1. Interesting question! My sense is that we elevate “the natural” because our culture tends to glorify prodigies (e.g., Mozart, Tiger Woods) and so-called “overnight successes” (which are usually anything but) rather than the “hard work pays off” type of story.

    This is especially true in sports, though it’s changed a bit in the Moneyball era. Scouts used to overemphasize “tools” (speed, size, and even looking good in a uniform!), but now there is more statistical analysis of “skills.”

    While it’s true as some scouts say that “you can’t coach size”–and there is also no doubt in my mind that I could never have been Usain Bolt no matter how much I worked at sprinting–I do believe we as a culture consistently underrate persistence. I’ve dabbled in fiction writing and would say without hesitation that I would bet on a driven, obsessed author of average intelligence over a verbal genius with average drive any day of the week!

    With our executive coaching clients, we often get frustrated when people describe someone as a “natural born public speaker.” We always say that the bad news–and the good news–is that public speaking is not in anybody’s DNA. Yet there is a real belief out there that some people just have the ability and some don’t. Our response: If you want to people able to tell a great three-minute story to an audience, you may need hours to develop it… and we recommend practicing it out loud, on your feet as many 25 times before delivering it live.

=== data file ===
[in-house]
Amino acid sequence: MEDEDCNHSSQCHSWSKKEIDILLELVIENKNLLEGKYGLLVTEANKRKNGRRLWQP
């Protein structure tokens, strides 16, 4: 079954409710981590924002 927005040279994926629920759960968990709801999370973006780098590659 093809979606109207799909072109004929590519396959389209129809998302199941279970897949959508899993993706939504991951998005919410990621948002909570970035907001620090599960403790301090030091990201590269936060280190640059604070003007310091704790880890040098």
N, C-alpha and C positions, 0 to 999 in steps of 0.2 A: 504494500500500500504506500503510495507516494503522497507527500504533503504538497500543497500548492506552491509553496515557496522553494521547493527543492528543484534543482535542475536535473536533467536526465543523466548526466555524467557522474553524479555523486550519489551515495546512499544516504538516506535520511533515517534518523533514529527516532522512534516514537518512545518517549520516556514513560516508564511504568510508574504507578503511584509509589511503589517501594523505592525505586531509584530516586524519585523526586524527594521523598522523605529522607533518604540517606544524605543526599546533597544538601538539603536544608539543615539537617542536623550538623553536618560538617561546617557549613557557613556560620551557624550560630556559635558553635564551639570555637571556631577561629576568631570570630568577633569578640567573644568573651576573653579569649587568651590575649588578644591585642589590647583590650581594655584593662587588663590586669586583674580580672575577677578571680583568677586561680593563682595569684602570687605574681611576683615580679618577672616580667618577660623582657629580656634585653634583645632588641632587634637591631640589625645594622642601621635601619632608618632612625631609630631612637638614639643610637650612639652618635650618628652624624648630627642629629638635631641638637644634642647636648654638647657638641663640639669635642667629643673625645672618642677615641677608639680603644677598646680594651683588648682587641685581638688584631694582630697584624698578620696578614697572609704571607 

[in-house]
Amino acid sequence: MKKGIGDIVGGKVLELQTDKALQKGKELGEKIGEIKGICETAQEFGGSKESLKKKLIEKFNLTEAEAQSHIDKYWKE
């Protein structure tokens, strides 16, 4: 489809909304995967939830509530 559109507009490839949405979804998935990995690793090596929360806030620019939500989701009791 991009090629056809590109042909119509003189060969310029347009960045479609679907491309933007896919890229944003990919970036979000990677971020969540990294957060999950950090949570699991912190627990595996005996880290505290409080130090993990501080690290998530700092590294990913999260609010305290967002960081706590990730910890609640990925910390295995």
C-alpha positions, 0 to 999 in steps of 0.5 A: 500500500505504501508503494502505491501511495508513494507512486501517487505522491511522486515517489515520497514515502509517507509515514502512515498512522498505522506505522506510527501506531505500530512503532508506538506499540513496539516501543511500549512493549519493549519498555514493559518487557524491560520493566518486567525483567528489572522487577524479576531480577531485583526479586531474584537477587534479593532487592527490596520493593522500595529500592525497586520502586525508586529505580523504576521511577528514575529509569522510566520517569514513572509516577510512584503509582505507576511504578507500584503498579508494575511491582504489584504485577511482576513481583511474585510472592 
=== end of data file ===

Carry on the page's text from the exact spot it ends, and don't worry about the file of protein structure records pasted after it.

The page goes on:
• anniempaul says:

      “We as a culture consistently underrate persistence.” I think that’s really true, Scott. I like your message to clients that being a good public speaker is not about “natural talent,” but about practicing and getting better incrementally.

  2. Maybe the bias is a result of this reasoning: the striver might well make it, but only by continuing to strive; we don’t trust ourselves to keep on striving. So we prefer someone who seems to already possess a lot that can never be taken away over someone who started with less and could backslide.

    This is just a guess, since as a striver, I consciously reject this line of reasoning.

    • anniempaul says:

      That’s a really interesting insight, Franklin–we assume that the striver has to strive because he or she doesn’t have a lot of talent to begin with. Of course, the mastery that is built up by striving may well be more lasting than the talent that someone has never had to work on.

  3. Bob Rothman says:

    This is not a new phenomenon. In their 1992 book, The Learning Gap, the late Harold Stevenson and Jim Stigler surveyed students and teachers in Sendai, Taipei, and Minneapolis on their beliefs about effort and ability. On one question, whether tests indicate the level of students’ ability, the children in Minneapolis tended to agree, while those in Sendai and Taipei disagreed. They then asked mothers to rate the importance of effort, ability, task difficulty, and luck in their children’s success in school. Effort was the highest rated for all groups, but mothers in Minneapolis were less likely than those in Sendai and Taipei to rate it highly and more likely than the others to rate ability highly.